Losing Touch…

See the source image

This incident happened  several years ago when we were shopping at our Walmart. It is sad to see anyone loose touch with reality. But when you see someone in public who appears to be lost and disoriented, it is very sad.  I wrote this poem after seeing a man like this as we were checking out. It was a very emotional experience to see this.

Losing Touch …The Point of No Return

He was wondering across the checkout lanes
At the local Super Wal-Mart
With a look of concern on his face
As he looked across the carts
He was unaware of his condition.
His pants were soaked and soiled
His only concern was to find his wife…
And surely she would come through soon
As I watched him move from lane to lane
My heart went out to this man
Who seemed not to know the state he was in
But had only one plan
I asked him if I could be of help
He said he didn’t think so
She would be coming through very soon.
And he wandered on down the row
I went to find a manager
Who could help him find his wife
But when we returned he had vanished
He was nowhere in sight
I still think about the old man not much older than myself
And wonder if he found her
And what it must be like
Not to know who you are
I cried many tears as I recalled
The empty look, the lack of concern
Unaware of the condition he was in
And for the mind that had grown dim
I wonder if I too will reach
That point of no return
The place where my only concern will be
Just to find the one I love

*************************

Photo from Edge Images: cbsnews .com

Advertisements

Black Holes

IMG_7030

This is an abridged version of my poem, Black Holes in the Brain, showing the effects of Alzhiemer’s disease on a person. During the stressful transition from independent living to confined living the confusion for my father-in-law was greatly increased. I posted his Wandering/Wonderings earlier this week.

Bjorn from d’Verse~Poets Pub asked us to consider the use of punctuation in poetry. It helps shoe line breaks and increases flow for the reader. This one is full of punctuation. It was written four years ago after working through this difficult transition.

Black Holes In My Brain

“I have come to discover that I now have black holes in my brain.
Spaces of emptiness that never get filled.
Like the holes in my pants pocket the memories slip out…”

“Oh, you are here? Well I didn’t realize! When did you get here?
You have been here a few weeks? Well I didn’t remember.
Tell me something I should know…
What shall we talk about…”

“Can I do something for you… do you need a light on?
Would you like to watch the News if I turn it on?
Do you want me to set the table for breakfast?
Can I help you in some way?
Would you like a piece of chocolate? Go ahead have one!”

“Is this Sunday? Are we going to church today?
Where is Mother & when is she coming home?
She won’t be coming back home? Oh my!
These are things I should remember.
When will we go to see here again? Can we go today?
We were there today?
Why can’t I remember? Were we just there today?!”

“I remember my grandfather was just like this.
He would apologize for his memory all the time.
I hope I never get that way.”

“By the way, where is Mother?

********************************************

Photo: Dwight L. Roth

Join us at d’verse :  https://dversepoets.com

Note: This evening, after this had posted, we got word that he had died.

 

Wandering/Wondering

IMG_7028

The transition from living on your own to living in an Alzheimer’s  care facility is a real paradigm shift. My father in law struggled greatly with the confusion of loss and change. When his wife was diagnosed with a brain tumor and had to be placed in a care facility, it took longer for him to be placed. We took turns staying with him during that time. Not having his wife there with him and his onset of confusion created a lot of anxious moments for him. This is one example that occurred while I was sleeping in the living room.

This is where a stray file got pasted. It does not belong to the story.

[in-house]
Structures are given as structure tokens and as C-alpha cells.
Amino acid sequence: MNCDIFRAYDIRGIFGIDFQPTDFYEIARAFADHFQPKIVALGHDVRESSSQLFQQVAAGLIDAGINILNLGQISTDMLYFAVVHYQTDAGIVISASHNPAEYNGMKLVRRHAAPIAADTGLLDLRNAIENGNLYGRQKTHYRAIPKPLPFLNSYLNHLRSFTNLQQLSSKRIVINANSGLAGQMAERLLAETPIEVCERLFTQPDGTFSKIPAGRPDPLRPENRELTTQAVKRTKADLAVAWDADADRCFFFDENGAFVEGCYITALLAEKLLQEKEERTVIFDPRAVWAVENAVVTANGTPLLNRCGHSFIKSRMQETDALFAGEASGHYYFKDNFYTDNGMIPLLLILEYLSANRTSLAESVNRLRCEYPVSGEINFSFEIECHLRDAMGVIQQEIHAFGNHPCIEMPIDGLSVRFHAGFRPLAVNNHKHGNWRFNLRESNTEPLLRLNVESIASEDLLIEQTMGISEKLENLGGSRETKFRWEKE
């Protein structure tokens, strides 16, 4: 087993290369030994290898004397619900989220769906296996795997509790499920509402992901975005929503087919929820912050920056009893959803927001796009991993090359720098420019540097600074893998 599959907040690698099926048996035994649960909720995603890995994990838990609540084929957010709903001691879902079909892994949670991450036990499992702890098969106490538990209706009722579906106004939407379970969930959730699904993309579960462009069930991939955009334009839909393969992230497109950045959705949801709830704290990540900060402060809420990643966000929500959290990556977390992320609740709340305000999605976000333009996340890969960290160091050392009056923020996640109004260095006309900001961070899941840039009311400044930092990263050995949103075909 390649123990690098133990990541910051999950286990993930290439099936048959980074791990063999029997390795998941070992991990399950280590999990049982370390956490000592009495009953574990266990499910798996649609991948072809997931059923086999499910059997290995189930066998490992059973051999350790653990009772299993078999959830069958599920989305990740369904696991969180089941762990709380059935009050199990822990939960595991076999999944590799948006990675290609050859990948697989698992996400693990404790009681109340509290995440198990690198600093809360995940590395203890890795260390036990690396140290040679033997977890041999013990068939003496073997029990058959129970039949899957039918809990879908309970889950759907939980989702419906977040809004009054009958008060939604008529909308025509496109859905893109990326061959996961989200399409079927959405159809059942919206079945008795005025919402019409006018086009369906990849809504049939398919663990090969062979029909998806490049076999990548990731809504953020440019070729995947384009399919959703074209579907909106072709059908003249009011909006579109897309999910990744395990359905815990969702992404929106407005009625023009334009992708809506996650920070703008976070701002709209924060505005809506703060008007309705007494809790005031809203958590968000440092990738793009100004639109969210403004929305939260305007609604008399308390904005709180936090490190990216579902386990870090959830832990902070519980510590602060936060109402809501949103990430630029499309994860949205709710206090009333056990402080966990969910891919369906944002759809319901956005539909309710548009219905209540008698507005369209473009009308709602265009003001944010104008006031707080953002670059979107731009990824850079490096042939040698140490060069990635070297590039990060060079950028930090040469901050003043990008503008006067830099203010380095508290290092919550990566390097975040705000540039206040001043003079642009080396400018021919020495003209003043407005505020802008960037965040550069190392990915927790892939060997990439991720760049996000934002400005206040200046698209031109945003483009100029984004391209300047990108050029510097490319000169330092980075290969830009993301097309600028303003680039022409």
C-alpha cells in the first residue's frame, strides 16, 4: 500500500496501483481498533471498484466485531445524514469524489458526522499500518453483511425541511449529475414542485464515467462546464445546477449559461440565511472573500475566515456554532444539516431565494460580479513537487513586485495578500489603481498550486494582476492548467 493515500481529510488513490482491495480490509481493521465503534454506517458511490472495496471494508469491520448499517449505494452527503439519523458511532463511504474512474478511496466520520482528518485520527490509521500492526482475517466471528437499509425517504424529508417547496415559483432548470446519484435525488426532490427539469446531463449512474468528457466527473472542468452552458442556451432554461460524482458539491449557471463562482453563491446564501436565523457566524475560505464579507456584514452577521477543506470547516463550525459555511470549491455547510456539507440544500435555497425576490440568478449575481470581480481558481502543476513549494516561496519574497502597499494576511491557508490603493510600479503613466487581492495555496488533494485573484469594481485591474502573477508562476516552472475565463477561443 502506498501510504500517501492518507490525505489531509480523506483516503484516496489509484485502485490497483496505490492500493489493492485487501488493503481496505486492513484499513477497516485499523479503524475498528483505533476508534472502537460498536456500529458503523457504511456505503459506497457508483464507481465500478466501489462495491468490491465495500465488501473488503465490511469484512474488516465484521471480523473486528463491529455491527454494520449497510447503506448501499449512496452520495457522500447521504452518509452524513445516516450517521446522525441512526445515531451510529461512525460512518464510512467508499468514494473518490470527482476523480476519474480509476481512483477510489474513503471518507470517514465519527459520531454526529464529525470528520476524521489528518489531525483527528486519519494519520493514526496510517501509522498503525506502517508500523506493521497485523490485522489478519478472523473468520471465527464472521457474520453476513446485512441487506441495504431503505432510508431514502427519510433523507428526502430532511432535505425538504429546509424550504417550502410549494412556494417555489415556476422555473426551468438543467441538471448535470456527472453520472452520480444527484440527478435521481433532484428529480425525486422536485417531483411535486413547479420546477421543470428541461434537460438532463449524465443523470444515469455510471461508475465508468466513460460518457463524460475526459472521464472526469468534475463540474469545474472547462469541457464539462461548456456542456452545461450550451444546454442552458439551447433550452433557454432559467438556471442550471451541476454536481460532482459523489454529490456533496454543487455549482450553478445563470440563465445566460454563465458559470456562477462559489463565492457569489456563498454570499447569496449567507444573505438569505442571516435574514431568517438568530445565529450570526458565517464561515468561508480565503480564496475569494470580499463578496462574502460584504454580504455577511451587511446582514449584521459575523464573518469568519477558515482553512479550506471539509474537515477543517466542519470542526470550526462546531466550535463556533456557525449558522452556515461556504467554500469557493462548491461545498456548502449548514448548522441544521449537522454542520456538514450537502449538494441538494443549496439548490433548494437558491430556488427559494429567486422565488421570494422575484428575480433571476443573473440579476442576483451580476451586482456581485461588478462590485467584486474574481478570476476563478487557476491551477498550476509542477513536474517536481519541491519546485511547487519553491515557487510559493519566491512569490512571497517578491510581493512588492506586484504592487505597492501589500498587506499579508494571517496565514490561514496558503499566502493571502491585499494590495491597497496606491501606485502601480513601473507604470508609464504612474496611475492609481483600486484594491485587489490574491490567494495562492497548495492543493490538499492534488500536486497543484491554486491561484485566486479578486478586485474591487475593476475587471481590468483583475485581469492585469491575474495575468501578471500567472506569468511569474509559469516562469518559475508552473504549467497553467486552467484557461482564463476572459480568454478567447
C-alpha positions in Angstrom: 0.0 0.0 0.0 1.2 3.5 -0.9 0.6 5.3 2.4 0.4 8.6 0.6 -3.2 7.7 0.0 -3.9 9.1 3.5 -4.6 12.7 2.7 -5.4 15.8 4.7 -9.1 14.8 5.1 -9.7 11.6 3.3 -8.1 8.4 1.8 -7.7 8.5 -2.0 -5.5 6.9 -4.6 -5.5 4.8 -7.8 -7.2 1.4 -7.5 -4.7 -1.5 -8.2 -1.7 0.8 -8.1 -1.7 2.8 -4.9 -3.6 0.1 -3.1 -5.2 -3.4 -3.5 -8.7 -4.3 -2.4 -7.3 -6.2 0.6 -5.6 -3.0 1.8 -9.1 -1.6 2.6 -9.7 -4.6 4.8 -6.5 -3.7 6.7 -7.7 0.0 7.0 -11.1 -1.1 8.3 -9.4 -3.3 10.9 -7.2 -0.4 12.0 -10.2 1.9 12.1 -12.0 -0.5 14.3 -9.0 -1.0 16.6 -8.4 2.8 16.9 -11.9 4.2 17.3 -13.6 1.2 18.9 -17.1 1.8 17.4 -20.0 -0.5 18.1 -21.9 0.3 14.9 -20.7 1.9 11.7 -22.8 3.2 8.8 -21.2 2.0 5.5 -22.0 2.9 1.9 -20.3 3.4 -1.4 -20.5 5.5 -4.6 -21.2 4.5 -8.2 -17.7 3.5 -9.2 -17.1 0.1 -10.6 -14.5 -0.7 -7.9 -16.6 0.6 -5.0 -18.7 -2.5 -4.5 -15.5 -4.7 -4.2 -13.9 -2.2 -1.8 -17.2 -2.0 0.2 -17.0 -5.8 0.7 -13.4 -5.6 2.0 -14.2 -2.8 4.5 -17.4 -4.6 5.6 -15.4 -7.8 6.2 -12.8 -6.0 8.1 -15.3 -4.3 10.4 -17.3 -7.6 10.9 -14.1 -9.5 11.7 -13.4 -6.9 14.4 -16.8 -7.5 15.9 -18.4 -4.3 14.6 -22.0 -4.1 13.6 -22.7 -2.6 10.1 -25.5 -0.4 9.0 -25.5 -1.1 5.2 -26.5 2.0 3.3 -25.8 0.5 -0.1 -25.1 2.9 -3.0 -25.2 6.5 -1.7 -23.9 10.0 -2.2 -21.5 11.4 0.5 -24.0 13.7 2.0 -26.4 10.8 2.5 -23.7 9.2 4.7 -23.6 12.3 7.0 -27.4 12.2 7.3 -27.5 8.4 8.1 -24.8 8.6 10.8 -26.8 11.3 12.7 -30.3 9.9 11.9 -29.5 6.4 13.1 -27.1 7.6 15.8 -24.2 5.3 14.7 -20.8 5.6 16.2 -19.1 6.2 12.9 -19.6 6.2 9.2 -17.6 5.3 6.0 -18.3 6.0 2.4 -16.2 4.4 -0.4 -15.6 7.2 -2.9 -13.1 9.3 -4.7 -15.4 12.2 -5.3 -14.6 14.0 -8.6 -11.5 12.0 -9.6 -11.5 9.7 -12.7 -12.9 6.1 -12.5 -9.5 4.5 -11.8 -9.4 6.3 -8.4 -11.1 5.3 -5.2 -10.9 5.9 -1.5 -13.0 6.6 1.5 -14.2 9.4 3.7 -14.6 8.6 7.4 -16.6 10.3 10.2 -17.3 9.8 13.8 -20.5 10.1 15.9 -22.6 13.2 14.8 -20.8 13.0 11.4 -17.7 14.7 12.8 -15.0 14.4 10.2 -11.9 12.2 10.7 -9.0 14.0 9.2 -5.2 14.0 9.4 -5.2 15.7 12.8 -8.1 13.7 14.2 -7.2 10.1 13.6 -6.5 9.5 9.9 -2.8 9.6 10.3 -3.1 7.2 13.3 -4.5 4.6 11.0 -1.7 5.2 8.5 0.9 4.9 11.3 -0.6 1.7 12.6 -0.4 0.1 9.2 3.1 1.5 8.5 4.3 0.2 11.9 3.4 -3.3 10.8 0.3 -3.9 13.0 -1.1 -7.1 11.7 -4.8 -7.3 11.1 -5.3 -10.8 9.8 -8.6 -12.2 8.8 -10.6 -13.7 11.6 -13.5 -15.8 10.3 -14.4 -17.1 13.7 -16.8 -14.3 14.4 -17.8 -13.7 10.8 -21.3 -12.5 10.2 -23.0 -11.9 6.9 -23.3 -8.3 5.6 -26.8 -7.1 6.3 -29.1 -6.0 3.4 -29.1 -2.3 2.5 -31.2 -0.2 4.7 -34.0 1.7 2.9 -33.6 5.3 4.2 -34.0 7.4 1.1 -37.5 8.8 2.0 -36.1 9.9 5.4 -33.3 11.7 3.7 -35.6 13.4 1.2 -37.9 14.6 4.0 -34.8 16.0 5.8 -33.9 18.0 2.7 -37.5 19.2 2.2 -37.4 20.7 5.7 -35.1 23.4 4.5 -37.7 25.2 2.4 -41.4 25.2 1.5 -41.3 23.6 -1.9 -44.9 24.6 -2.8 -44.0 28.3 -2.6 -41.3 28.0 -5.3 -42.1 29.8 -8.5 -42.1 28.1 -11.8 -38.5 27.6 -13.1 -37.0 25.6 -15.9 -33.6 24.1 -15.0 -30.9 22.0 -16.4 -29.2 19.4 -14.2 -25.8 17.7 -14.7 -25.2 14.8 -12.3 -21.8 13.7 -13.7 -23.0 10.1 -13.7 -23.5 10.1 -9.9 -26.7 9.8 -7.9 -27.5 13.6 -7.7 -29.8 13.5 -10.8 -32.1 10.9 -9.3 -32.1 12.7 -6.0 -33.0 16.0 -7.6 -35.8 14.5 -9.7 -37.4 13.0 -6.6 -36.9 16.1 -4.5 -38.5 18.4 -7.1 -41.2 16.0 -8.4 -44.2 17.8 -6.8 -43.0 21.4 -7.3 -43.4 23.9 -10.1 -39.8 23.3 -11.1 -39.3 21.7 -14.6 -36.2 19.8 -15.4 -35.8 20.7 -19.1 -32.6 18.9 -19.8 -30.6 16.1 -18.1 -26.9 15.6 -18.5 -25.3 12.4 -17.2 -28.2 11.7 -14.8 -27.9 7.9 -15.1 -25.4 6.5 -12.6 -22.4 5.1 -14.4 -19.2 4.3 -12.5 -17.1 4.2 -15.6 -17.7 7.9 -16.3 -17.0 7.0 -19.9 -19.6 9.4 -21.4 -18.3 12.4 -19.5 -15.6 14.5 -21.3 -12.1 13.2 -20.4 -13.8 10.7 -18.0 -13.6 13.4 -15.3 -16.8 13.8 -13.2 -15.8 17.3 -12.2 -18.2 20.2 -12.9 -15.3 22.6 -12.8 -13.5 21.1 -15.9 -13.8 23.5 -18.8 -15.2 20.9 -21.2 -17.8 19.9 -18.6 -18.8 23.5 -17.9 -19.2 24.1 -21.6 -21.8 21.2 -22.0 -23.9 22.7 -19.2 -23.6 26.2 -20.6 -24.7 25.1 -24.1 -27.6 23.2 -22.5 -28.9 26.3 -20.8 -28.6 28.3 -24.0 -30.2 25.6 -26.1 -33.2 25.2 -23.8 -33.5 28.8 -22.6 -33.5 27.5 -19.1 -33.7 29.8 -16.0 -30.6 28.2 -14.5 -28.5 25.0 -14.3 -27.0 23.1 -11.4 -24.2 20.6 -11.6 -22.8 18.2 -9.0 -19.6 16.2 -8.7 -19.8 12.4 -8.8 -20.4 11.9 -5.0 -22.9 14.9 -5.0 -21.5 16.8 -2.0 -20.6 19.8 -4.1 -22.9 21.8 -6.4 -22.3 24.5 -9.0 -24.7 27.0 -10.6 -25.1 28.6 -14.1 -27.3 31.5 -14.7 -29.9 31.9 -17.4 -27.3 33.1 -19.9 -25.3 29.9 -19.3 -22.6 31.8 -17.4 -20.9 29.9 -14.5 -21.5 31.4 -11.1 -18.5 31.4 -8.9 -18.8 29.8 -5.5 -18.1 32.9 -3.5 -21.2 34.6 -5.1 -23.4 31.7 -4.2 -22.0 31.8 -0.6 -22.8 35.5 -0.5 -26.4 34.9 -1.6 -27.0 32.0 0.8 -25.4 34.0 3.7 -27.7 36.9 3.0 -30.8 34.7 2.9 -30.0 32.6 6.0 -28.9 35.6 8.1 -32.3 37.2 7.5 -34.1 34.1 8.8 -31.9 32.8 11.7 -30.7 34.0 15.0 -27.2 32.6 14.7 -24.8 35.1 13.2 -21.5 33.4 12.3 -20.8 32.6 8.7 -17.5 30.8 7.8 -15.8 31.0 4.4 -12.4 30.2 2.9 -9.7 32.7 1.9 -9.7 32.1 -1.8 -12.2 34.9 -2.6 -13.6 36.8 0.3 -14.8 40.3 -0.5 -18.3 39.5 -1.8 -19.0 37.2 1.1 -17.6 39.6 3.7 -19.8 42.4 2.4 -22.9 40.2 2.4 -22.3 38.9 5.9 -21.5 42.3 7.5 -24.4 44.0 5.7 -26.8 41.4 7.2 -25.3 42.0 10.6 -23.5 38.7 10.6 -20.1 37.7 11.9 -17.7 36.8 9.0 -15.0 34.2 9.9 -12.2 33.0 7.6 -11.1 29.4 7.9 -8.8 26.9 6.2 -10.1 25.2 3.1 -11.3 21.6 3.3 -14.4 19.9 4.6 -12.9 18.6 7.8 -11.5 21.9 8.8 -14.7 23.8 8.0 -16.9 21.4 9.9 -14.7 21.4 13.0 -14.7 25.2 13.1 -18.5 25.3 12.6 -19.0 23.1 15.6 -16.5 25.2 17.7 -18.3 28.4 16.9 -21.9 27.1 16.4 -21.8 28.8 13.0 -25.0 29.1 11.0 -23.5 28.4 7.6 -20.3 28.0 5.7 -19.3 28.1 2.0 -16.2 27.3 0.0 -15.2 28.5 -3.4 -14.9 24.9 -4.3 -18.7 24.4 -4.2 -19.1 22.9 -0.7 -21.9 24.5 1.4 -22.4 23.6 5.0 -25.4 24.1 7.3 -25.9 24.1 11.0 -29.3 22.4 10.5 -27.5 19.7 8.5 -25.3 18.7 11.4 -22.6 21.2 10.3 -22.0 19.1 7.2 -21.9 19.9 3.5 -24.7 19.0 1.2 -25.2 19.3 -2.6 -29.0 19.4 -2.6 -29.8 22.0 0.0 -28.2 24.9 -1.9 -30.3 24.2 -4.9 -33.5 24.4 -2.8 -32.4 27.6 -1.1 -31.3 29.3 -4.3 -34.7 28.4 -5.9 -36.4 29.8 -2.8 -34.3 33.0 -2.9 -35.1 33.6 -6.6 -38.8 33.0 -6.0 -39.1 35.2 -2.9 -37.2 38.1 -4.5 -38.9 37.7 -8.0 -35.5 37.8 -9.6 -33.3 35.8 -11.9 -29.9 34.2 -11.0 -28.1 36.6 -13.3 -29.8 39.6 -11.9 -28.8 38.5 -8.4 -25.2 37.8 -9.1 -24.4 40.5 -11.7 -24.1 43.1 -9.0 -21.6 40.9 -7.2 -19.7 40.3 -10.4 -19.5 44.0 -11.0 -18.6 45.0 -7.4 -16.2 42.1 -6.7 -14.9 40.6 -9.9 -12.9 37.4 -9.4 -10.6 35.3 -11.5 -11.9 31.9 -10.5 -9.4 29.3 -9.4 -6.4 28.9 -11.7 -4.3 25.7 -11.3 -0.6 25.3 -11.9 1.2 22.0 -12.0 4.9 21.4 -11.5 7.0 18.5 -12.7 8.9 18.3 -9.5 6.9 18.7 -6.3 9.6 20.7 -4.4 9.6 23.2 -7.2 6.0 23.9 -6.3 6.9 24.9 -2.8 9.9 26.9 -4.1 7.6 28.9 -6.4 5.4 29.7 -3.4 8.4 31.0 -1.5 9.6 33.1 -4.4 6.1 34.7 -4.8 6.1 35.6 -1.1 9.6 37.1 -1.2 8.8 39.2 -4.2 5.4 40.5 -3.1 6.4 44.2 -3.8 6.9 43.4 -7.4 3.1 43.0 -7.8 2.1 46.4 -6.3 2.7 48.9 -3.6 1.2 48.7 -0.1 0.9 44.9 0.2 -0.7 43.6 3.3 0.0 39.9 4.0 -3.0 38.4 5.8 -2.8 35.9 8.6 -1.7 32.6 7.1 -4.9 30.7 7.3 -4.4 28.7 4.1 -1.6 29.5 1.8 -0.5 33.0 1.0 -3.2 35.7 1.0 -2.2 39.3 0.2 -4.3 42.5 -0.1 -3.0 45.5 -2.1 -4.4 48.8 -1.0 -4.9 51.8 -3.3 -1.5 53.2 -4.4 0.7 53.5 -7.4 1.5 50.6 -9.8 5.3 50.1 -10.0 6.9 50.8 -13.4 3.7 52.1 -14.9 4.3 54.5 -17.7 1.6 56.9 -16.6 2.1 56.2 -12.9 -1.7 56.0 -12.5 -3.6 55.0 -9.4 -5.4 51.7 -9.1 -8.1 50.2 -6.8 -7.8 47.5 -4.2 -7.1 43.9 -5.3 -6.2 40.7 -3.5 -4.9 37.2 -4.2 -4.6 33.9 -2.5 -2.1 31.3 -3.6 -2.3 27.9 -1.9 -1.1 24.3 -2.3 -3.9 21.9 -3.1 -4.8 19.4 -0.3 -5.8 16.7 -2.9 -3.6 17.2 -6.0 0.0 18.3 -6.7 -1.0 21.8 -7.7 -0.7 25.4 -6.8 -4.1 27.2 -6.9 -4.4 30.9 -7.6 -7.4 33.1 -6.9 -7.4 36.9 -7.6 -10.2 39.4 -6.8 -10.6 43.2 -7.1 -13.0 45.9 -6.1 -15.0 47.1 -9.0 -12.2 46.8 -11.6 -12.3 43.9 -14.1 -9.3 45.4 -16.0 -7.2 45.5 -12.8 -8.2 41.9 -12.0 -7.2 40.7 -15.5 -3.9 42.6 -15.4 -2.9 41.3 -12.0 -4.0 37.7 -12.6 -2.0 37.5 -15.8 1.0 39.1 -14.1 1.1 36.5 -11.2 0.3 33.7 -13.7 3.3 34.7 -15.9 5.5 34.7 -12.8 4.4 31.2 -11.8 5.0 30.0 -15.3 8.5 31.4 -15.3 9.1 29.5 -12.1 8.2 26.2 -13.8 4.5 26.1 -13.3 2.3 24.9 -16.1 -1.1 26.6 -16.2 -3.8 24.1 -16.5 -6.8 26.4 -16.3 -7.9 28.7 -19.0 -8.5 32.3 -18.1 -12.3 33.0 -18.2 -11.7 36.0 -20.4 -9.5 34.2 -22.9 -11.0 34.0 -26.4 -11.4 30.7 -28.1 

Wandering/Wondering

“Oh, it’s you,” he said with a puzzled look

“I did not know you were here!”

This was the third time that night

“I just came out to make sure the door was locked.”

“When did you get here? ”

“We’ve been here for a week!”

*****************************************************

Photo: Dwight L. Roth

Mish asked us to write a Quadrille of only 44 words and use the word Puzzle as our prompt. Come join us at d’Verse~Poets Pub.

https://dversepoets.com

Lost

EER_0695

What happens when things grow foggy and you no longer know who you are? A few years ago we were in Wal-Mart when I noticed a man who seemed lost and confused. Not only that, but he was obviously not in control of himself. He kept wandering back and forth through the lines. It was so very sad to see this man who was so out of touch with reality. This is my account of that incident.

Losing Touch …The Point of No Return

He was wondering across the checkout lanes
At the local Super Walmart
With a look of concern on his face
As he looked across the carts

He was unaware of his condition.
His pants were soaked and soiled
His only concern was to find his wife…
And surely she would come through soon

As I watched him move from lane to lane
My heart went out to this man
Who seemed not to know the state he was in
But had only one plan

I asked him if I could be of help
He said he didn’t think so
She would be coming through very soon.
And he wandered on down the row

I went to find a manager
Who could help him find his wife
But when we returned he had vanished
He was nowhere in sight

I still think about the old man not much older than myself
And wonder if he found her
And what it must be like
Not to know who you are

I cried many tears as I recalled
The empty look, the lack of concern
Unaware of the condition he was in
And for the mind that had grown dim

I wonder if I too will reach
That point of no return
The place where my only concern will be
Just to find the one I love

******************************

Photo: Dwight L. Roth

Dad

 

EER_0294.JPG

Alzheimer’s is the thief that keeps on stealing, slowly robbing you of all things present and finally all things past. We just returned from a visit with my wife’s father, who has been confined in an Alzheimer’s unit 2500 miles away from us. Our visits are great while we are there. He keeps remembering less and less as he now turns 91. This poem shares some of my thoughts as I reflect on our time together.